“Water resource management is climate change adaption“ says Joe Bongay (Executive Director - Young Volunteers for the Environment - The Gambia) at the on-going UNFCCC Conference Of the Parties (COP) 22 Climate Conference, taking place in Marrakech, Morocco.
Blog post originally posted on 13 November 2016 on EcoView Africa online.
Joe presents to delegations at COP 22 in Morocco: November 2016.
Previously COP 21 highlighted the importance of oceans in the climate system through the mobilisation of over 150 parties and 40 ocean-related events. The high level Oceans Day at COP 21 brought together over 400 participants to highlight the central importance of oceans as an essential component of human well being, especially in the 183 coastal and island nations around the world.
The COP 22 is expected to turn the promise of Paris into action and translate the mobilisation into action, with an adaptation and mitigation agenda that includes innovative and ambitions measures, supported by matching financing mechanisms and capacity development packages.
The global ocean is fundamental to sustaining life on Earth, it is a major carbon sink, it absorbs heat and produces half the oxygen we breathe. The ocean is also a major avenue for achieving the UN Sustainable Development Goals through the development of the 'Blue Economy'. Shipping, fisheries and aqua-culture, energy, biotechnology, and mineral and biological extraction already generate over $3-6 trillion (USD). However, climate change is having profound, diverse, and regionally disproportionate impact on ocean ecosystems and the services they provide. Considerable capacity development and financing are required to cohesively address the challenges of climate change, especially those on coastal and island populations.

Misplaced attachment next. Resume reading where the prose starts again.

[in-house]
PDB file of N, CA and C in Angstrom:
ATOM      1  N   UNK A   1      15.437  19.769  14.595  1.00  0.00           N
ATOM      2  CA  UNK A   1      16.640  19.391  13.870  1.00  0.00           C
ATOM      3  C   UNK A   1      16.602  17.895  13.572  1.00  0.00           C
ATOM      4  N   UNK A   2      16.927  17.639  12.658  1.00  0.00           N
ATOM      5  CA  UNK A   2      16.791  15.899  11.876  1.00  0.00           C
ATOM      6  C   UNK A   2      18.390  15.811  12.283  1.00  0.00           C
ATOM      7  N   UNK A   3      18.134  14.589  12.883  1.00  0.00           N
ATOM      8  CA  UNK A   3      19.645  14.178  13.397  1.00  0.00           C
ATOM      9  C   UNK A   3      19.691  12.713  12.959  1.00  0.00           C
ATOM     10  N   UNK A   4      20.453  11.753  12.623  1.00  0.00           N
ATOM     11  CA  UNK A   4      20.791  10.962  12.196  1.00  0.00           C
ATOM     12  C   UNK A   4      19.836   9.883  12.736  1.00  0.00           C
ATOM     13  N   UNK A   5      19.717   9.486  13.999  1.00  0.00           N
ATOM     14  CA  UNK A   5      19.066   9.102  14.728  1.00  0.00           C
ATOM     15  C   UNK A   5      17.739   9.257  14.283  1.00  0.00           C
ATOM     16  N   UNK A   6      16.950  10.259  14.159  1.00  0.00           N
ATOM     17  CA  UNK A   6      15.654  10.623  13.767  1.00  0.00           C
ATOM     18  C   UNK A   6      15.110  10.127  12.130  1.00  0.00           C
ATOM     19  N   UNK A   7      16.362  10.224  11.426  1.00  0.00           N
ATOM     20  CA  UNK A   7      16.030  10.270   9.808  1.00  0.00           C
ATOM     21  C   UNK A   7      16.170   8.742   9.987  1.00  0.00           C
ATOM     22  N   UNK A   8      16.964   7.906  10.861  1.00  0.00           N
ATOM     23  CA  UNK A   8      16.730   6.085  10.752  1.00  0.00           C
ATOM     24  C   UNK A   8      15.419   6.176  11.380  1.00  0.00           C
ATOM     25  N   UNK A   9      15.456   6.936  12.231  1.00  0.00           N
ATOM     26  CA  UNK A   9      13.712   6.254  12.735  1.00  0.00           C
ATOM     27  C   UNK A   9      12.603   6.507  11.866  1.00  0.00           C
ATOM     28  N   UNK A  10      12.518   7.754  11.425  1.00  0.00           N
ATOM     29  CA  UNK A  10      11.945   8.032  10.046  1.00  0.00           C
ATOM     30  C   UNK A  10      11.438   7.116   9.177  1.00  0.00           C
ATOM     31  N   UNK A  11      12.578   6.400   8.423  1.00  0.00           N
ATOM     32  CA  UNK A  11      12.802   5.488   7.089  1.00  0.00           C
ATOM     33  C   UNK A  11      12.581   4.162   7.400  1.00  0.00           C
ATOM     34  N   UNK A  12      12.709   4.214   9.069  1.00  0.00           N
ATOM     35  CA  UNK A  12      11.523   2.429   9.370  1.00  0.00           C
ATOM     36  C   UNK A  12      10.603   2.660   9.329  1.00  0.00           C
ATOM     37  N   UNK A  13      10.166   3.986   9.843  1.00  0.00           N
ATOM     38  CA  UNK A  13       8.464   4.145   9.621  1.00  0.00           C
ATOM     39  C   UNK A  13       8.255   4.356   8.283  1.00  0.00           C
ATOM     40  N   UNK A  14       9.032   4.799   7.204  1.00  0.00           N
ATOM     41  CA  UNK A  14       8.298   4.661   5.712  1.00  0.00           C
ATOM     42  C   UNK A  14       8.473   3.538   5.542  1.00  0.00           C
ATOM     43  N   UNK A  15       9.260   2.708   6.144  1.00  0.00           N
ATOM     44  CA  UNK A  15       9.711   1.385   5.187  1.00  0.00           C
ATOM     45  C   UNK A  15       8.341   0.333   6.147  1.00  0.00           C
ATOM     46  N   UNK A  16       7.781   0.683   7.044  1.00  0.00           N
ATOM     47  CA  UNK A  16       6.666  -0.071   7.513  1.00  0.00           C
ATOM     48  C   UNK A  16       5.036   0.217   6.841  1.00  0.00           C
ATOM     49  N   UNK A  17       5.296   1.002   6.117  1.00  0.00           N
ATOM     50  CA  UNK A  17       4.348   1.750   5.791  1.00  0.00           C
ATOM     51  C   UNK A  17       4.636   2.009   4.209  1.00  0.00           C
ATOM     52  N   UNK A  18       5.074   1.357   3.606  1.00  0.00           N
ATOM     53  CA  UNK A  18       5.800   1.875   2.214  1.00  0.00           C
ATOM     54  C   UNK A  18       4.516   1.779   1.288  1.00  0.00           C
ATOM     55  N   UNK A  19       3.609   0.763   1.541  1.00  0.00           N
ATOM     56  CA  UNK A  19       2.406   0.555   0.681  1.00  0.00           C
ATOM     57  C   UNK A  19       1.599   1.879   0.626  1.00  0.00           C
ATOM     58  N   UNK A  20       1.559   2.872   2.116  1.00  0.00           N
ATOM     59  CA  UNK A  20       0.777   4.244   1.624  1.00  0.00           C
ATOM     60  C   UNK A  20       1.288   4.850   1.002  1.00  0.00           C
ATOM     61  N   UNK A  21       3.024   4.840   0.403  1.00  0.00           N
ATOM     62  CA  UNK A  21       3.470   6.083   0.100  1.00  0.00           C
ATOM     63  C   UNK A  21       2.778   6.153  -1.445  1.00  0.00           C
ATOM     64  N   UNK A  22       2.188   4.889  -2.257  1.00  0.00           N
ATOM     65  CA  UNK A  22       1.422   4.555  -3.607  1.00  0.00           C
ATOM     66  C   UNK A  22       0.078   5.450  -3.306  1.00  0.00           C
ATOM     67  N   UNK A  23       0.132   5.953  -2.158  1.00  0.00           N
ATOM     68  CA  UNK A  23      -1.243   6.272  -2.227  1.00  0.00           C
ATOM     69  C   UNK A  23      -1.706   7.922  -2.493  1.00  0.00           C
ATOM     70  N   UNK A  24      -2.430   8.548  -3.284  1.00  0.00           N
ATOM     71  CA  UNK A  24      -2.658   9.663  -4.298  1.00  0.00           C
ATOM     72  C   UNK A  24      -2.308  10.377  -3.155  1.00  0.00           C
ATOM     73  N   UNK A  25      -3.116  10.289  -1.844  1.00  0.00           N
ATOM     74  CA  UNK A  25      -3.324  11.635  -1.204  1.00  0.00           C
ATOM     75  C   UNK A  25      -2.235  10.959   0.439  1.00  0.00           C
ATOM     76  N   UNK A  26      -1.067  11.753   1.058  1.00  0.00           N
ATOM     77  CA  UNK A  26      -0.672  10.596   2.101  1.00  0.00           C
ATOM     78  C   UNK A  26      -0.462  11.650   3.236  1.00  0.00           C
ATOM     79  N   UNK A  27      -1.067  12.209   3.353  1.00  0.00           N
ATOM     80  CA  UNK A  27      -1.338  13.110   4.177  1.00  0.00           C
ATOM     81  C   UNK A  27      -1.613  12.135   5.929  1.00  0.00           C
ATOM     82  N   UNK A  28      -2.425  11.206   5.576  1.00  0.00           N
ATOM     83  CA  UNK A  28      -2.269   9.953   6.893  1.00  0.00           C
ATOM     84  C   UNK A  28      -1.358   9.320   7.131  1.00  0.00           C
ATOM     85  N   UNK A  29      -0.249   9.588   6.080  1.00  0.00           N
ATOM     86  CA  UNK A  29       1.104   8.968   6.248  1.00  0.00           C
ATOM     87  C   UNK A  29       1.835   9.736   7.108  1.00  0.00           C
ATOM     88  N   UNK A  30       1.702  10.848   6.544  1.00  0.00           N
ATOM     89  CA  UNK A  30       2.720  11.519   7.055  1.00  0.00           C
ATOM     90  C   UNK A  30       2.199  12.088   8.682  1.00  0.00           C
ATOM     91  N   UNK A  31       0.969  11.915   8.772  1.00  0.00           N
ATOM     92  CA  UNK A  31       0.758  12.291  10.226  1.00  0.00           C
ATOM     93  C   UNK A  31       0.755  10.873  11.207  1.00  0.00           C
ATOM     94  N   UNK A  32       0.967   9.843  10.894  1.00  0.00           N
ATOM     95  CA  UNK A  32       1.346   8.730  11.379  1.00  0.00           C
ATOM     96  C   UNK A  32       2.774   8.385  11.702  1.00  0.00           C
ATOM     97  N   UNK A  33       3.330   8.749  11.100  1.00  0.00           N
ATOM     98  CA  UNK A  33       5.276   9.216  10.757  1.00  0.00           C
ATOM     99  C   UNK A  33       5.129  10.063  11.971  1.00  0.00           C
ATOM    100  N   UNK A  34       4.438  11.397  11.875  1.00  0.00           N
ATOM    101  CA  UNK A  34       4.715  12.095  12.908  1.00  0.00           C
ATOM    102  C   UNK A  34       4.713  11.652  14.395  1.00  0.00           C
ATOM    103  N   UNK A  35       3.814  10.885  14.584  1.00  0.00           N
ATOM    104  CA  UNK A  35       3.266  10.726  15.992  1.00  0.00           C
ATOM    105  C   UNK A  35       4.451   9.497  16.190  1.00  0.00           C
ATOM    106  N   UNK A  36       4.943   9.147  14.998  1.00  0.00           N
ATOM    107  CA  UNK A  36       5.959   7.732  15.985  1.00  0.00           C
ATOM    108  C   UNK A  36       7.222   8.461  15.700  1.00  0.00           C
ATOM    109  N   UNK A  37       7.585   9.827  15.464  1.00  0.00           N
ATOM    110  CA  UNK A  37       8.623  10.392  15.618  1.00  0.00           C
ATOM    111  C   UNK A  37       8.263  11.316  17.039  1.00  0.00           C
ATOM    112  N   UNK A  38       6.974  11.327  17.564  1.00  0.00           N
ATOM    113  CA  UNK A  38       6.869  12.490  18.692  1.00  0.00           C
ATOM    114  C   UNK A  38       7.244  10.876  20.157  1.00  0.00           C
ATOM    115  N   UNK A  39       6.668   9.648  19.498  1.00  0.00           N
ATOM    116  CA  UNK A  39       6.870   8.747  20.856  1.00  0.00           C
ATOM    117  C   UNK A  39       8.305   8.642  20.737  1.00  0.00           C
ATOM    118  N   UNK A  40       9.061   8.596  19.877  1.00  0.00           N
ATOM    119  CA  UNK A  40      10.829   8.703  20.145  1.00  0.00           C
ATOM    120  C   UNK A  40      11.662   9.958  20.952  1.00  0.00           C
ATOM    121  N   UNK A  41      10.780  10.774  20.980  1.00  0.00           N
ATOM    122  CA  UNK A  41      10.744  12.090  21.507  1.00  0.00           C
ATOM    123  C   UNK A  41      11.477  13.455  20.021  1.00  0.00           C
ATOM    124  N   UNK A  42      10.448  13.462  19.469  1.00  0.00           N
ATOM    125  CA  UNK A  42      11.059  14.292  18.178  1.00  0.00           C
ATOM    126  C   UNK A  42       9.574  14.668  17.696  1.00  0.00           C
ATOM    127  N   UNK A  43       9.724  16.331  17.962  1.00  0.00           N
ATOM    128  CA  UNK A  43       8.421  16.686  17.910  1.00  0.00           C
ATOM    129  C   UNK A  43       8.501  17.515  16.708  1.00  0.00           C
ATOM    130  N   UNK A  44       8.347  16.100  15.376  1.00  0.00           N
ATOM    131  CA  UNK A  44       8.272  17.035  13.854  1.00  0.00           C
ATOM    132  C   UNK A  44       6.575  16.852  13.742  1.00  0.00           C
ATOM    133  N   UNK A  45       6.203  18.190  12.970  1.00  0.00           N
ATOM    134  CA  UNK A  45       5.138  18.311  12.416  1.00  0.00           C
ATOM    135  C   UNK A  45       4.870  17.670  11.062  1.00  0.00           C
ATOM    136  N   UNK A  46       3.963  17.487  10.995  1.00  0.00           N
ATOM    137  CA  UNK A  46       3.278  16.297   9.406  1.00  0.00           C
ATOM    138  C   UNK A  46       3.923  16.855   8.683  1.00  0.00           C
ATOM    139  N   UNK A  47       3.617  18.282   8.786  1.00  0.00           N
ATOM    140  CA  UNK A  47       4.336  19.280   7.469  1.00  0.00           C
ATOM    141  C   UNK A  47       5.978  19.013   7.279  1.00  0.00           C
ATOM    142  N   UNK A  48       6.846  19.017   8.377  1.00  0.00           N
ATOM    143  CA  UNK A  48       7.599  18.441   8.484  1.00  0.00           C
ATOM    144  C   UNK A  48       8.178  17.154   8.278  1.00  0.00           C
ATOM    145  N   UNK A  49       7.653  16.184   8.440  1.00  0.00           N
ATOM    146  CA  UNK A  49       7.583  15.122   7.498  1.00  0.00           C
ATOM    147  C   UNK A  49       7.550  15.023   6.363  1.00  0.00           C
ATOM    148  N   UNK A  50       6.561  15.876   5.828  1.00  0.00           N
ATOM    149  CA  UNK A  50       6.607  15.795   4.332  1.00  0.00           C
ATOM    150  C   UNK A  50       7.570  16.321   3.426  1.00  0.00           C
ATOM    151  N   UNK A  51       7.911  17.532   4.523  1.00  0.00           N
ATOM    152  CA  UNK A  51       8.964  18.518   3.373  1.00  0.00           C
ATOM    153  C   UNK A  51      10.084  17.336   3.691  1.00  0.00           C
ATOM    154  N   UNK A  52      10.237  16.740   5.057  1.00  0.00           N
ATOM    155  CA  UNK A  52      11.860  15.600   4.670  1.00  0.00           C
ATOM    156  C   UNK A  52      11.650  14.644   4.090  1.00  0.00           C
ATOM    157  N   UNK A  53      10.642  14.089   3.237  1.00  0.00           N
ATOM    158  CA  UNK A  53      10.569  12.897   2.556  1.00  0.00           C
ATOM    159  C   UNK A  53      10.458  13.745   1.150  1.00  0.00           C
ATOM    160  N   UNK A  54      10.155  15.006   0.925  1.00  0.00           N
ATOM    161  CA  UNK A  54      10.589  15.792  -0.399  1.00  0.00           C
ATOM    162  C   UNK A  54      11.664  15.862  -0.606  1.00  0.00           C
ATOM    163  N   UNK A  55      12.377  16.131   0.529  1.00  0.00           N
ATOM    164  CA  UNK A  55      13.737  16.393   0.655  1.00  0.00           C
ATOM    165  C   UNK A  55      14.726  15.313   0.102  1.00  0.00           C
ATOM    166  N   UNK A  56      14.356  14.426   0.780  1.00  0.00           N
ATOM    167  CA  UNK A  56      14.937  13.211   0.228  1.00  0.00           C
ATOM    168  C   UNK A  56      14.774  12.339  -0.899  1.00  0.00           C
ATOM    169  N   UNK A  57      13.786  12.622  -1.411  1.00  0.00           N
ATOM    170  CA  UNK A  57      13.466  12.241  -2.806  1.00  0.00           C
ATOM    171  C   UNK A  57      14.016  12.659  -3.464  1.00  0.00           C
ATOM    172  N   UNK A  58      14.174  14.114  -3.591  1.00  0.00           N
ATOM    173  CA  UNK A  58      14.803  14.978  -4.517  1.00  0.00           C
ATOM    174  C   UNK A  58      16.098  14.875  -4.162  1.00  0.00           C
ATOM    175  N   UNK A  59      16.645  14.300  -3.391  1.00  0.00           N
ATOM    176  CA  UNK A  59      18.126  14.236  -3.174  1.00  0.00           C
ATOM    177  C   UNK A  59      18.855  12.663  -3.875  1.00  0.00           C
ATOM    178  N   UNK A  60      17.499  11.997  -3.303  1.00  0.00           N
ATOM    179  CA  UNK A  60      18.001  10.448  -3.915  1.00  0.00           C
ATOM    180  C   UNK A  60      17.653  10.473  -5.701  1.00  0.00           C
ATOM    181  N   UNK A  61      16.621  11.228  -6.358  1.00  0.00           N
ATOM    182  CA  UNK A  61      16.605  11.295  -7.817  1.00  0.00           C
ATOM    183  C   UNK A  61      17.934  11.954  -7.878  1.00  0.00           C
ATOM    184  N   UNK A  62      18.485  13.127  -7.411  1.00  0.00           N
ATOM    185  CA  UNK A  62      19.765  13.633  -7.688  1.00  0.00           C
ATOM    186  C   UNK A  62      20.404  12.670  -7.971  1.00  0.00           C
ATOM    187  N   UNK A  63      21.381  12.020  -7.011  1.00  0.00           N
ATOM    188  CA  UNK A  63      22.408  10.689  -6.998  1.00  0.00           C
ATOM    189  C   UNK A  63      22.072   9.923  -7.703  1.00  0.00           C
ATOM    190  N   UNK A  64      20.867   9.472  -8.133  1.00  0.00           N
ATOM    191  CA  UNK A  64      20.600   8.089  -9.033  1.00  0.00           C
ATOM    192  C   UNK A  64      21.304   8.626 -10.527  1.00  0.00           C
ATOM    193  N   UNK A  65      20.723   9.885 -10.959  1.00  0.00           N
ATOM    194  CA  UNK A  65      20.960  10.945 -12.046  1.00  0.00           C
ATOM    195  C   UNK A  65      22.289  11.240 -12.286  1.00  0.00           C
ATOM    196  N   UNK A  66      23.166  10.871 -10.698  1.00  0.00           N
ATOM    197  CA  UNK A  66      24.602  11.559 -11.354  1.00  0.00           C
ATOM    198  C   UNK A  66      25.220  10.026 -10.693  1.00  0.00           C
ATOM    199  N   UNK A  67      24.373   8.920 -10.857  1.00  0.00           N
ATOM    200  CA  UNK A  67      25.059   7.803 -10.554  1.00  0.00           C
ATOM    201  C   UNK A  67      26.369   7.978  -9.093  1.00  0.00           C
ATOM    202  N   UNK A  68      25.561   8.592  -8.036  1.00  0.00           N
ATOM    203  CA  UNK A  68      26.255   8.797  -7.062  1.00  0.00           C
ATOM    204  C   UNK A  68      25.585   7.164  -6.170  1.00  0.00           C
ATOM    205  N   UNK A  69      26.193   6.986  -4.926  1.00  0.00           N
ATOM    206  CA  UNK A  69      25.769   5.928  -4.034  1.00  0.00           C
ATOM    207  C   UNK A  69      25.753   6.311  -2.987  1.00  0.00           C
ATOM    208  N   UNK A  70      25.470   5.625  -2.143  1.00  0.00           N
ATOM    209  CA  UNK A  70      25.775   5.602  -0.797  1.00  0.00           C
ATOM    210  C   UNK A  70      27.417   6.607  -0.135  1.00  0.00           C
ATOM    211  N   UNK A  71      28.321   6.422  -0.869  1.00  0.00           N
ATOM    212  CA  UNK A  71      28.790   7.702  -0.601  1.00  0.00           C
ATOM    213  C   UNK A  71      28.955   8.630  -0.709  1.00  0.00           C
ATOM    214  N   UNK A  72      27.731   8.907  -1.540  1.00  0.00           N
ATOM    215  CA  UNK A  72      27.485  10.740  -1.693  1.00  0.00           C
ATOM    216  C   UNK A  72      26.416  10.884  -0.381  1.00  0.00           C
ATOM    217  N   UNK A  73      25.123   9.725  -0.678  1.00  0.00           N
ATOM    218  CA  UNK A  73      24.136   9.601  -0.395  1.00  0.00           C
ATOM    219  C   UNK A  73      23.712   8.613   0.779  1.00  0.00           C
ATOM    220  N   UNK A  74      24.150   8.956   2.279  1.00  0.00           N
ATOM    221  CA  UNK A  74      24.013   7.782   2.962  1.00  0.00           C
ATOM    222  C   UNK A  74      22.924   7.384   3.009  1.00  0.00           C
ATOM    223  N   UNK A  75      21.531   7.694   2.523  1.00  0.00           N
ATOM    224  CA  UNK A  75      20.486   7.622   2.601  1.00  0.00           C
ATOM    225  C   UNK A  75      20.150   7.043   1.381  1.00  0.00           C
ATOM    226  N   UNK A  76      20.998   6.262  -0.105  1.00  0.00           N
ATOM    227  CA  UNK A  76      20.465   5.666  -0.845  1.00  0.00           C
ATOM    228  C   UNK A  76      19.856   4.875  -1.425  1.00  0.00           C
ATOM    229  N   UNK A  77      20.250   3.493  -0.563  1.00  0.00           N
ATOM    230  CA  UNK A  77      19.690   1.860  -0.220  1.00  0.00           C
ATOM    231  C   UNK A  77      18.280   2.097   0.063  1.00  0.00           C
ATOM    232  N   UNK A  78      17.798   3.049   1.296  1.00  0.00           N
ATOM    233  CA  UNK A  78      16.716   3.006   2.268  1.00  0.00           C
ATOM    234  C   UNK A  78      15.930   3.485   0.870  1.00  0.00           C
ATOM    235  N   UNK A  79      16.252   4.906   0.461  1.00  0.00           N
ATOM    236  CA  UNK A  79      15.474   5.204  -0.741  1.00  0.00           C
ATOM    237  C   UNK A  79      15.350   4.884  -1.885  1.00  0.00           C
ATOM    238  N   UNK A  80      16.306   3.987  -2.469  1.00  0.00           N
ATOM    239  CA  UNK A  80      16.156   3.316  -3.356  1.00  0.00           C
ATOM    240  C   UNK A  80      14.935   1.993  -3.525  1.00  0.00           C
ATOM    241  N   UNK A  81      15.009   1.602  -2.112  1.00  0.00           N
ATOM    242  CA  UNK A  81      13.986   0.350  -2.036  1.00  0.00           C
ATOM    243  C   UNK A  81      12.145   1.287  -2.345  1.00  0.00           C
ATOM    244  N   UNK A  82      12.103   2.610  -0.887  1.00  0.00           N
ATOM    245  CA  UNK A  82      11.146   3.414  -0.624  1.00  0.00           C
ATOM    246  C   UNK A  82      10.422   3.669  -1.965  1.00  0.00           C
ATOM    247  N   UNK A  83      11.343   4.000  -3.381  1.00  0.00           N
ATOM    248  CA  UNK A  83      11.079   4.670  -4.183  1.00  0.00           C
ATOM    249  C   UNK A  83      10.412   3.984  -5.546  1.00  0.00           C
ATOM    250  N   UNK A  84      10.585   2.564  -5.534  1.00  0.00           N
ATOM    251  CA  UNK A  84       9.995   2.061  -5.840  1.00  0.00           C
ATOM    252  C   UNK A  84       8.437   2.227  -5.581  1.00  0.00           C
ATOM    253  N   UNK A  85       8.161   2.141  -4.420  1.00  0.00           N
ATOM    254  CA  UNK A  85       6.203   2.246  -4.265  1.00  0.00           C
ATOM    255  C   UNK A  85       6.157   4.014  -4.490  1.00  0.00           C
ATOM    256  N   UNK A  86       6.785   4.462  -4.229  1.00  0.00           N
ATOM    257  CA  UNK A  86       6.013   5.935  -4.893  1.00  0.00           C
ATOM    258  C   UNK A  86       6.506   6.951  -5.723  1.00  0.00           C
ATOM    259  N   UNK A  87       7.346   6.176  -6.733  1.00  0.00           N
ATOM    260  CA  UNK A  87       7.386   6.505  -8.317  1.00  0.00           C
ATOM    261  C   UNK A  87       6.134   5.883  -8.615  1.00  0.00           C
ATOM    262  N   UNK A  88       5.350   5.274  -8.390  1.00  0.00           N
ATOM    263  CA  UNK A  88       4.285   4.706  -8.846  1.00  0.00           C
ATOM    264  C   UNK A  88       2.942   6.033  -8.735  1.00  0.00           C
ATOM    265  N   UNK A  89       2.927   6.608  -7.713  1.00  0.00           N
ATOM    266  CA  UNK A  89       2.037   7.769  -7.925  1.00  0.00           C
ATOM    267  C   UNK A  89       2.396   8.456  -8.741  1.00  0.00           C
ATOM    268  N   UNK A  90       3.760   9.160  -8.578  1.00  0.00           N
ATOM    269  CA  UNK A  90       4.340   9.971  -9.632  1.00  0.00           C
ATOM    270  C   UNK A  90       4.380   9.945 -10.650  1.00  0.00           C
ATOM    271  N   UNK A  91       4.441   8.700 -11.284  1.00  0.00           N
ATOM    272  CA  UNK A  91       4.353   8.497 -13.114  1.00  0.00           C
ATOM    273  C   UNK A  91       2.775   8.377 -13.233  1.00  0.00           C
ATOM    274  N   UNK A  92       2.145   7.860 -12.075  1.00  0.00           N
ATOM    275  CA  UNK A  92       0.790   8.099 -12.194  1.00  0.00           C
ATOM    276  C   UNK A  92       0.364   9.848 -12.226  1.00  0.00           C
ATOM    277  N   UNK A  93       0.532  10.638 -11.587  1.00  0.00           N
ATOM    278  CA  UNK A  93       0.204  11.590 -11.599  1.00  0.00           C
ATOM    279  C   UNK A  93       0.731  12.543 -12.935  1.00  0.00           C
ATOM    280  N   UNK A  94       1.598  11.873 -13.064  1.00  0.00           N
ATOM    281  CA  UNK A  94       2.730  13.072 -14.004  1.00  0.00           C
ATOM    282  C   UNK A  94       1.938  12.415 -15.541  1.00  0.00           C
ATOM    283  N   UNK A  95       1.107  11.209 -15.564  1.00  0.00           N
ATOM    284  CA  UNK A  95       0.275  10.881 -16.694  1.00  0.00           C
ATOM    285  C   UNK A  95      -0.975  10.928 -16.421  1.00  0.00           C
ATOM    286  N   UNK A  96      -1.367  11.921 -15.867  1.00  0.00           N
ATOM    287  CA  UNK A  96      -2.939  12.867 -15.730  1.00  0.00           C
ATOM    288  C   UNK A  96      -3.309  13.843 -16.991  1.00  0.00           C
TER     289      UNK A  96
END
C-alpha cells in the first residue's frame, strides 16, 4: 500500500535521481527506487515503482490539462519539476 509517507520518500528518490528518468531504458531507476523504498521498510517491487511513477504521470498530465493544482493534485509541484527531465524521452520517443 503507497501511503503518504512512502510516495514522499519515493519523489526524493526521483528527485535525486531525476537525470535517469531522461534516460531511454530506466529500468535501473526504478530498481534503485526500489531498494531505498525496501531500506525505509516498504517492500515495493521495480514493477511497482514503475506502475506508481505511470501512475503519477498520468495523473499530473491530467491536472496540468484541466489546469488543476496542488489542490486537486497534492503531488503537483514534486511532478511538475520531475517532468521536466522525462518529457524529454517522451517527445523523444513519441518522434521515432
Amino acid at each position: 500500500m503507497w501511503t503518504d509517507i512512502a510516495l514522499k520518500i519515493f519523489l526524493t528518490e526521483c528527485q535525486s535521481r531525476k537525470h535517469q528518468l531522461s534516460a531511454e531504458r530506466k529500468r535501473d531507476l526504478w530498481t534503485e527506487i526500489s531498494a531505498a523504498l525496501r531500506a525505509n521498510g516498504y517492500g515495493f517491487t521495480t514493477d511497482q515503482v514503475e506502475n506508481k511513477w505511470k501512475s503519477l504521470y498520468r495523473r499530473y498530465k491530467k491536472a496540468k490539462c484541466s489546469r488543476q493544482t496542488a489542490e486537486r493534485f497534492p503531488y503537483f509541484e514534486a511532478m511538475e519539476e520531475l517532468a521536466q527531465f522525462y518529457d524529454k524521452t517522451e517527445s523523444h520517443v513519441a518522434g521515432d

One of the biggest challenges in the future is water resource management. Securing a sufficient amount of first class water and preventing both drought and flood calls for robust management. Water resource management based on reliable data gives an opportunity to act.
How much water is flowing in the stream? Will people and animals have enough water to drink? Is there water enough to irrigate the fields or produce electricity? Is flooding to be expected?
Timely and reliable answers to such questions are essential for water resource management. Many peoples’ livelihoods may depend on these answers.
These challenges become more ad more important as we experience actual climate changes - having higher temperatures, extreme weather, droughts and so on.
This calls for urgent action, but to act, we need knowledge - and data.
#COP22 #yvegambia #youthpower
By: Joe Bongay (JVE)